Zen and the art of hearing care

Creating a calm, relaxing clinical space for your clients, especially when working deep in the ear canal, can help alleviate anxiety and uncertainty your clients may experience and enhance their satisfaction with treatment.

Think of the last time you experienced a deep sense of relaxation and calm. What was the environment like in that moment? Were you at the beach?… In a lush green park or forest?… Sitting on the sofa in a cozy room?

The environments we find ourselves in can play a significant role in how we feel at any given moment and can even help alleviate an otherwise stressful or anxious experience. Why does this matter to us as HCPs?

Well, research shows that reducing anxiety or nervousness in clients can increase their satisfaction with treatment and even improve overall outcomes.1 So how can we use the environment to alleviate anxiety, encourage clients to adopt hearing aids and differentiate from the local competition?  

Take a look around your office with a fresh perspective. How does the space make you feel? Is it calming? Is it a place you feel you could relax in? If not, let’s take a look at some easy ways to elevate the mood and elevate your clinic success:


In a study of patients undergoing chemotherapy, patients who were exposed to visual art in the treatment room reported lower rates of anxiety and depression than those who had not been exposed to art.2

In another study, patients recovering from open heart surgery reported lower anxiety when exposed to landscape art in their post-operative room than did patients exposed to no art or abstract art.3 It is clear that art, especially art inspired by nature like landscapes, has a positive effect on clients and providers alike, reporting it boosts morale and leads to more positive outcomes.

How can we harness this information to our benefit as HCPs? Look for opportunities to add landscape imagery as art within treatment rooms or the lobby. This may help reduce anxiety and provide a calming influence on your clients and their families.


As audiologists, we are often required to have large amounts of stock, accessories, supplies, educational and programming equipment to help a wide range of clients regardless of what technology they are fit with. The result? Sometimes our desks can overflow with a clutter of supplies, papers, and other items.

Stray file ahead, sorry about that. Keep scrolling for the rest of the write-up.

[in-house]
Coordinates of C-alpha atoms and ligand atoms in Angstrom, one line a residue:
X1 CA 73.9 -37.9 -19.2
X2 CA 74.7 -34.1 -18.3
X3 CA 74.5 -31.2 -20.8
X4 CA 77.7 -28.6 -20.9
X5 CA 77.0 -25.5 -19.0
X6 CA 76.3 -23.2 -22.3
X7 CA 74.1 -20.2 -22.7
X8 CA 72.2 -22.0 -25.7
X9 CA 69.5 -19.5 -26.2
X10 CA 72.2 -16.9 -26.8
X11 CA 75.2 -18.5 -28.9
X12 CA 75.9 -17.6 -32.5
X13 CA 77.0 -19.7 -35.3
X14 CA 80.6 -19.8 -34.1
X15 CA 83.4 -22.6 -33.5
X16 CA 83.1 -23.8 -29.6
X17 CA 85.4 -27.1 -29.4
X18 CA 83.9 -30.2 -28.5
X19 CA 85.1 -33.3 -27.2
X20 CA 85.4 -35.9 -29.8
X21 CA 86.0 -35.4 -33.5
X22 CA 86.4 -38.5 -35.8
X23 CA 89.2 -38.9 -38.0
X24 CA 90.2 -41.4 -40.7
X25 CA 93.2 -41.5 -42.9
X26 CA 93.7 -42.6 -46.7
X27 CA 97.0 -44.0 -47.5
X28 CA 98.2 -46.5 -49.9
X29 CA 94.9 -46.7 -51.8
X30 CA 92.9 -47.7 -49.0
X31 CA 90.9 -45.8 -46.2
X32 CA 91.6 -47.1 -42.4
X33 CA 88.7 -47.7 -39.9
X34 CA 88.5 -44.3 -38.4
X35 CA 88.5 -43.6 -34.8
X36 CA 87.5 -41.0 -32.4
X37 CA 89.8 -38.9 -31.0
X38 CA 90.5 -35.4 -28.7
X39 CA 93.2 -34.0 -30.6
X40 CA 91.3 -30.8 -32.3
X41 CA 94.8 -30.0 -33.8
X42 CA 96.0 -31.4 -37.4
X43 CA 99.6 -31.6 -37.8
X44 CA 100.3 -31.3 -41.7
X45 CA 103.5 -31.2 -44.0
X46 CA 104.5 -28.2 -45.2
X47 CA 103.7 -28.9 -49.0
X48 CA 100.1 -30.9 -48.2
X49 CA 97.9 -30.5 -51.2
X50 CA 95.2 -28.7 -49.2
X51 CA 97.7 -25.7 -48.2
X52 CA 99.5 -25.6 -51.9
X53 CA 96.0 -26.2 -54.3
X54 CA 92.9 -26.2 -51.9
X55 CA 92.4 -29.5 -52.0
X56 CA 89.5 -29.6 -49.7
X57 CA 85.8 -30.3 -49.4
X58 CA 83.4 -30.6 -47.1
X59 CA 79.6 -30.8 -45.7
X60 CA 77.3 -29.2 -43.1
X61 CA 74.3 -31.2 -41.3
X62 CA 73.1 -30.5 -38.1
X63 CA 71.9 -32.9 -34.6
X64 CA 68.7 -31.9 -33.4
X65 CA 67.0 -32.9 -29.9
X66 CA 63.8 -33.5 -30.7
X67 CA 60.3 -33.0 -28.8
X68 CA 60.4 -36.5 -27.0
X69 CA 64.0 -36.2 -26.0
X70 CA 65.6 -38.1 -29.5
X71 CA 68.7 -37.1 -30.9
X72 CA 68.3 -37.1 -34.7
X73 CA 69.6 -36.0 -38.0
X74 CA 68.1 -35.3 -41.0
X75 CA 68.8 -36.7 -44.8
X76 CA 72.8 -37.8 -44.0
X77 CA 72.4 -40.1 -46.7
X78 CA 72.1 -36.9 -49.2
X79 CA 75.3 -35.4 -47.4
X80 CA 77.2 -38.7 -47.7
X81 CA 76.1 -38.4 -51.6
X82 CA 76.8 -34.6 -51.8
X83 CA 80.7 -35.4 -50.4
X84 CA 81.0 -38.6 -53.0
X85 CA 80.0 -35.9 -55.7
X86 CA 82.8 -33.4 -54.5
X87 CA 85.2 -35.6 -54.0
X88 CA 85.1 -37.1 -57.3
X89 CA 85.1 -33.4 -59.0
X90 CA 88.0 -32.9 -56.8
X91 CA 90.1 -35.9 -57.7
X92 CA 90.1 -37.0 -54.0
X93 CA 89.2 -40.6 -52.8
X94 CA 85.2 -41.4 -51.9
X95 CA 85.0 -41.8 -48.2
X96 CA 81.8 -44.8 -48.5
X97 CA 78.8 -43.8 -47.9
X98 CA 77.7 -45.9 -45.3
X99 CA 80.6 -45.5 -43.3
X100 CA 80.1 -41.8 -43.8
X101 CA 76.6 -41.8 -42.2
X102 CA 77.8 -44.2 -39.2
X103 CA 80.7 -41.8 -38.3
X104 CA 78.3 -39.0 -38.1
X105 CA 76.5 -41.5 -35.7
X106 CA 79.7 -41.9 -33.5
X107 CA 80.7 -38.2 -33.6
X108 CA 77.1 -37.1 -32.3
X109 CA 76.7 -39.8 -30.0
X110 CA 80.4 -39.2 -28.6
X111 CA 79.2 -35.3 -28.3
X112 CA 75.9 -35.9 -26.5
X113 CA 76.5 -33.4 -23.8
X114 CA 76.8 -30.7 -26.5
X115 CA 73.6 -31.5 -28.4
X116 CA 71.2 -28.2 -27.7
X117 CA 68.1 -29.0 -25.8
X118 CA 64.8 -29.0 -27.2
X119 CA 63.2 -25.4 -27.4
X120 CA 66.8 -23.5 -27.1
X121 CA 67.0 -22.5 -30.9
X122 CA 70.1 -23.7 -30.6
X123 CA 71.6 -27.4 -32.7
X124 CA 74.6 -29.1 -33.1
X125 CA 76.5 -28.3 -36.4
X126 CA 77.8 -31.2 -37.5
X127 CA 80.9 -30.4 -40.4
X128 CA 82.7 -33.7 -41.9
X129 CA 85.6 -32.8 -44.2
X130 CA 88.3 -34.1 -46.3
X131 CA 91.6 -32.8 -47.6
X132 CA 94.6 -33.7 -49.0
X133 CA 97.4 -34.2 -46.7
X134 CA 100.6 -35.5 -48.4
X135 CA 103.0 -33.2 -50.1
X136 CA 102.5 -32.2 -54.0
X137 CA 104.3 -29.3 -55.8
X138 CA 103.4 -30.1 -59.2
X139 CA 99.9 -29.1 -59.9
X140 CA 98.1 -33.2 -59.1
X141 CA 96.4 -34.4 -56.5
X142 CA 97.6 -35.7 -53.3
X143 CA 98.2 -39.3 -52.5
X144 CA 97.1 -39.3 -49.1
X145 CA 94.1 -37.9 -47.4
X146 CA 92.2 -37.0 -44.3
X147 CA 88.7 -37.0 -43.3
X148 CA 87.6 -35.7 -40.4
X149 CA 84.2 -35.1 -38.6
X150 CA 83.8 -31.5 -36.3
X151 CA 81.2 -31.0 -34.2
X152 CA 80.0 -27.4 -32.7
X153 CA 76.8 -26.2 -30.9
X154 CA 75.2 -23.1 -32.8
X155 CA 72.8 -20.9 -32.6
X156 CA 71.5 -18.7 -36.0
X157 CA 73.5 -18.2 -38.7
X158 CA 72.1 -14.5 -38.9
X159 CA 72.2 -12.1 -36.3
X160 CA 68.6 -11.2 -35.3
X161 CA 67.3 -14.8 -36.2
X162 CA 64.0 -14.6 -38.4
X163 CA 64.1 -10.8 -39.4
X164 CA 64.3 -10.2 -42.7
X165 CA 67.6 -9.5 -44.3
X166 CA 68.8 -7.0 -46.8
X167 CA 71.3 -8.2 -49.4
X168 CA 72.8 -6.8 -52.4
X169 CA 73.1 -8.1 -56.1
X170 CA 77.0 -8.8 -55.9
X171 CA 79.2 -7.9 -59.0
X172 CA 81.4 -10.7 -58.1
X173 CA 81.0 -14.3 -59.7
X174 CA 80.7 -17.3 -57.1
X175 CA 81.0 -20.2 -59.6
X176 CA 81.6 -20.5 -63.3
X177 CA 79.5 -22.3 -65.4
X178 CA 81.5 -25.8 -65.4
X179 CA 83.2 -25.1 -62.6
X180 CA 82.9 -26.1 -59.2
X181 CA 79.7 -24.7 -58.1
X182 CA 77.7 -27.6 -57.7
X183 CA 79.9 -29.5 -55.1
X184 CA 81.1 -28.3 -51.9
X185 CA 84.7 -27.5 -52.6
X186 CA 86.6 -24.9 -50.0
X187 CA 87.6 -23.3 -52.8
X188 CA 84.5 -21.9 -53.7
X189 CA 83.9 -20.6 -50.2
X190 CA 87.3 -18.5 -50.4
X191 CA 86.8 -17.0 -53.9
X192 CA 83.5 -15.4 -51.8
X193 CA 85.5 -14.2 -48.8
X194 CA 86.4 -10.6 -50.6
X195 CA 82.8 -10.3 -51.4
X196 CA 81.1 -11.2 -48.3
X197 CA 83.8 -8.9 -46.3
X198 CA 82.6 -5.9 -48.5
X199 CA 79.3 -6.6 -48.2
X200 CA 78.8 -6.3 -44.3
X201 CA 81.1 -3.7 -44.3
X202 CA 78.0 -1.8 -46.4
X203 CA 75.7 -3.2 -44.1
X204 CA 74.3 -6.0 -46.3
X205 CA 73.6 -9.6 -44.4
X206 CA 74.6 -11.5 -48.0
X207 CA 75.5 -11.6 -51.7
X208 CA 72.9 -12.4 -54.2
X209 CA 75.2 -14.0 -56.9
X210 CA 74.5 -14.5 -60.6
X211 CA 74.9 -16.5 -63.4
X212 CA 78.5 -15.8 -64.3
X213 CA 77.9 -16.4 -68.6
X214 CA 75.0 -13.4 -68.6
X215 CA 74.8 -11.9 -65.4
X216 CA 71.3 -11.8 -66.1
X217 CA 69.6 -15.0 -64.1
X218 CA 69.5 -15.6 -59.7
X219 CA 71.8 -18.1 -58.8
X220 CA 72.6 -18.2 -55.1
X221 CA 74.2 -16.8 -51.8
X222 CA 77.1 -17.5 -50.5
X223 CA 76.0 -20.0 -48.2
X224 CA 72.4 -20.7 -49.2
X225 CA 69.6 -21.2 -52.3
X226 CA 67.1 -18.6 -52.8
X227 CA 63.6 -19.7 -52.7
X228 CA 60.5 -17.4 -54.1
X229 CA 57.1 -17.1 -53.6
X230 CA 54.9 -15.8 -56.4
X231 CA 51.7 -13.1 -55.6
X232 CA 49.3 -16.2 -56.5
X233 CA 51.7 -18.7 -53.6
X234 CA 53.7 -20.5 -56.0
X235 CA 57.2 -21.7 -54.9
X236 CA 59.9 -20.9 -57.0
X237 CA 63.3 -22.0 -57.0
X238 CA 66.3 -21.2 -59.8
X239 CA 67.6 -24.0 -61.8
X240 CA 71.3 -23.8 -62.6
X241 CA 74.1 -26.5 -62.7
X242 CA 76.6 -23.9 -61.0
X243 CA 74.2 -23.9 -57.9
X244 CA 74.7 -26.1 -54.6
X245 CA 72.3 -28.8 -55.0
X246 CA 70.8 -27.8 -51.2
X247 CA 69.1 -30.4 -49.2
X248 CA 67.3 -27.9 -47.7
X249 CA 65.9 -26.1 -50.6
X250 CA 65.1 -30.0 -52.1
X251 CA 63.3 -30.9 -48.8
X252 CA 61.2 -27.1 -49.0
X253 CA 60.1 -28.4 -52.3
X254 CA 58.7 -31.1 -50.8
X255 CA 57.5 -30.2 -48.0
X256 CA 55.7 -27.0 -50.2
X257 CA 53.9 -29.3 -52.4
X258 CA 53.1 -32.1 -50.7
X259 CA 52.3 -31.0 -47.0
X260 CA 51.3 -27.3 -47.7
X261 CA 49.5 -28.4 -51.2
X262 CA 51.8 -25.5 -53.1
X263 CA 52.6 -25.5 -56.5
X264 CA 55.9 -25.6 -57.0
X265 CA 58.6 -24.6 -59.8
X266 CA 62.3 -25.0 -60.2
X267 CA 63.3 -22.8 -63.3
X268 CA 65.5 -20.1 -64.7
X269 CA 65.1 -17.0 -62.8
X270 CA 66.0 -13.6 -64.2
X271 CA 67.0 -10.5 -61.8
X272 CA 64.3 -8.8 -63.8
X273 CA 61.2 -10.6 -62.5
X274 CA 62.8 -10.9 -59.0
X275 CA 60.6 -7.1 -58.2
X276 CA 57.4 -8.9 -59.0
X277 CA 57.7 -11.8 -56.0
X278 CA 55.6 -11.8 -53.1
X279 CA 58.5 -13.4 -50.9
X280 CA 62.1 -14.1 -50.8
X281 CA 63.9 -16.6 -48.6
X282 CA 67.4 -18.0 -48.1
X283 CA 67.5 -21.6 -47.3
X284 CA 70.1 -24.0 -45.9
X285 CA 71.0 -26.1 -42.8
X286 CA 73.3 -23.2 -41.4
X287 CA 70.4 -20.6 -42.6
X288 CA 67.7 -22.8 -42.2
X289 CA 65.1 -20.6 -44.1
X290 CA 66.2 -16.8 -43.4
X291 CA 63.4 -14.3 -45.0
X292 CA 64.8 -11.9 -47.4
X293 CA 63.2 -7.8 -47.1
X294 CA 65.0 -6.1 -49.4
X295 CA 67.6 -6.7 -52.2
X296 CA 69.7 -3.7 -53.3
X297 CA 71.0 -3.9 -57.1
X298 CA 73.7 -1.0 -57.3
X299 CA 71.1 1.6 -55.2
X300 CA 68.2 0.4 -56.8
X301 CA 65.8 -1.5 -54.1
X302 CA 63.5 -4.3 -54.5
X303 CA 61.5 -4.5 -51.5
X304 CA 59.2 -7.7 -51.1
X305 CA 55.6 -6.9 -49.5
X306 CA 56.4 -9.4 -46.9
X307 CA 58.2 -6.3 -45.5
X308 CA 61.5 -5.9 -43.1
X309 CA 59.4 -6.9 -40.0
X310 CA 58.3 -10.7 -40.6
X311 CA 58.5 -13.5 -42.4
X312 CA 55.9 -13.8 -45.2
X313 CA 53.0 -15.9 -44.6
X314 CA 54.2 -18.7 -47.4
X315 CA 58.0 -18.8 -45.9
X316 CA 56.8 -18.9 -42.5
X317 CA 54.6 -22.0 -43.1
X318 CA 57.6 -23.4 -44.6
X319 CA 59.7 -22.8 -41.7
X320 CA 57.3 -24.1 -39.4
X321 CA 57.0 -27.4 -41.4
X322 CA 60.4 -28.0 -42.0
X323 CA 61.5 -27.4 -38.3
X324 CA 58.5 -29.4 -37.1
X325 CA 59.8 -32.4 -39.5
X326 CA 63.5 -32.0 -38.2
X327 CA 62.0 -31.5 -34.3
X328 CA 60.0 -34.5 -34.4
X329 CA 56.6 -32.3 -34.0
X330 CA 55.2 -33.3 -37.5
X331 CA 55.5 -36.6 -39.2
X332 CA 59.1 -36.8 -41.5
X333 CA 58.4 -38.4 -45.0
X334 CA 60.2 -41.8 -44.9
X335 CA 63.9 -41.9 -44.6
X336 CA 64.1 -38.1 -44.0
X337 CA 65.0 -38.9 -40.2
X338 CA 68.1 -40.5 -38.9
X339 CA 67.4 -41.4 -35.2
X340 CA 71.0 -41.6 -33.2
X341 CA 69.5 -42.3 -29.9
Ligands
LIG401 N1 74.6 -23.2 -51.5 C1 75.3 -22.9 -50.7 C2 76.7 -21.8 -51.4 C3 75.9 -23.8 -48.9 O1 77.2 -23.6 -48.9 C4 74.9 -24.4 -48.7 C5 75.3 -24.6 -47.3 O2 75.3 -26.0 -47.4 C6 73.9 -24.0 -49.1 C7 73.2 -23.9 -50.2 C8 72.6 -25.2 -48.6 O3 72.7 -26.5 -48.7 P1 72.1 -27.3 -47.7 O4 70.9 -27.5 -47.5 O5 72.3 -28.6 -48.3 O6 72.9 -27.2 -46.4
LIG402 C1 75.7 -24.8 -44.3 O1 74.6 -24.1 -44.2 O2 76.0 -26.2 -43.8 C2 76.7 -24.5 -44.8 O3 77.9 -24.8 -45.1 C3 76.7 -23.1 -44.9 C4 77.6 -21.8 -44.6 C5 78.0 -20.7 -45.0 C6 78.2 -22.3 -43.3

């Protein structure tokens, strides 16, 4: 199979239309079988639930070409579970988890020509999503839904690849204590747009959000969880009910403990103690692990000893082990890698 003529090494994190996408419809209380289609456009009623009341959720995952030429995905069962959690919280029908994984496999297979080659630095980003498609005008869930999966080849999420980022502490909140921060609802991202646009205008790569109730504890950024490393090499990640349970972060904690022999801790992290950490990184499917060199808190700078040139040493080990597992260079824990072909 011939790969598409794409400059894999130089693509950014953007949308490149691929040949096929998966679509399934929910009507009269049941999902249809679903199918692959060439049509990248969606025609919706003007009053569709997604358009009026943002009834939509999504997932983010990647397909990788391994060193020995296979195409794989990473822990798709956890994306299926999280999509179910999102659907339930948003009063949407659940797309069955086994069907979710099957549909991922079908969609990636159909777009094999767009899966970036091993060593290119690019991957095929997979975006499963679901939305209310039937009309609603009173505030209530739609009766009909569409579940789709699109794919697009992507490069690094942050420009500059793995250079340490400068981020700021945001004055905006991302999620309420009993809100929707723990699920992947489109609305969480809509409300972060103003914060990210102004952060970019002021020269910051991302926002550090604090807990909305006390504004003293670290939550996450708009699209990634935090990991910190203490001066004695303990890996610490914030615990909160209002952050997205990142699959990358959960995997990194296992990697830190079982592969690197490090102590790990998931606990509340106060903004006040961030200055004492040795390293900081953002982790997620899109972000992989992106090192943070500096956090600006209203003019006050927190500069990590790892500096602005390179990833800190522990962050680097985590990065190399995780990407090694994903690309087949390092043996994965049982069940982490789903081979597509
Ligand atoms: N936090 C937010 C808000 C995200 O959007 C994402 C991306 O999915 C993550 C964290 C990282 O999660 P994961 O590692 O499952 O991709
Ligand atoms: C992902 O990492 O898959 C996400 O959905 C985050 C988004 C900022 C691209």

Studies have shown that clutter in the workplace can heighten stress and negatively impact both productivity and well-being.4 Look for opportunities to clear clutter from public view.

Divide supplies into what you use daily, what you use weekly, what you use monthly, and what you use yearly. Ensure easy access to daily and weekly supplies at your desk while placing monthly and yearly supplies elsewhere to make room for what you need more regular access to. This will help ensure a clutter free environment that is conducive to relaxation for your clients.


Ironically, audiology clinics can be noisy places themselves. Clients and staff talking, doors opening and closing, videos playing in the lobby and other sources of noise can sometimes overwhelm clients.

One easy way to encourage your clients to relax: water features. Studies show installed water features like bubble fountains and other water features have a relaxing effect on the brain and can reduce anxiety.5 This can also help drown out ancillary sounds your clients do not need to hear. Calming music can also be used to mask unwanted noises in the clinical environment and contribute to a calm environment.

Cultivating a clinic space that is calm and relaxing is easy to do and can go a long way in ensuring your clients have a rewarding experience in your practice. In an environment of reduced anxiety, your clients can experience increased satisfaction with treatment and even improvements in their overall outcomes. With some simple, easy to implement upgrades your clients can find solace in coming to your office for their hearing care needs and you and your practice can benefit as well.


1. Ulrich, R.S., Zimring, C., Zhu, X., DuBose, J., Seo, H.B., Choi, Y.S., Quan, X., Joseph, A. (2008). A Review of the Research Literature on Evidence-Based Healthcare Design. HERD: Health Environments Research & Design Journal, 1(3), 61-125.

2. Staricoff R, Loppert S. Integrating the arts into healthcare: can we effect clinical outcomes? In: Kirklin D, Richardson R, eds. The Healing Environment: Without and Within. London: RCP; 2003. pp. 63–79

3. Ulrich RS, Lunden O. (1993). Effects of exposure to nature and abstract pictures on patients recovery from heart surgery. Psychophysiology: S1: 7

4. Dao, T.N., & Ferrari, J.R. (2020). The negative side of office clutter: Impact of work-related well-being and job satisfaction. North American Journal of Psychology, 22, 441-454.

5. Gould van Praag, C., Garfinkel, S., Sparasci, O. et al. (2017). Mind-wandering and alterations to default mode network connectivity when listening to naturalistic versus artificial sounds. Sci Rep 7, 45273. https://doi.org/10.1038/srep45273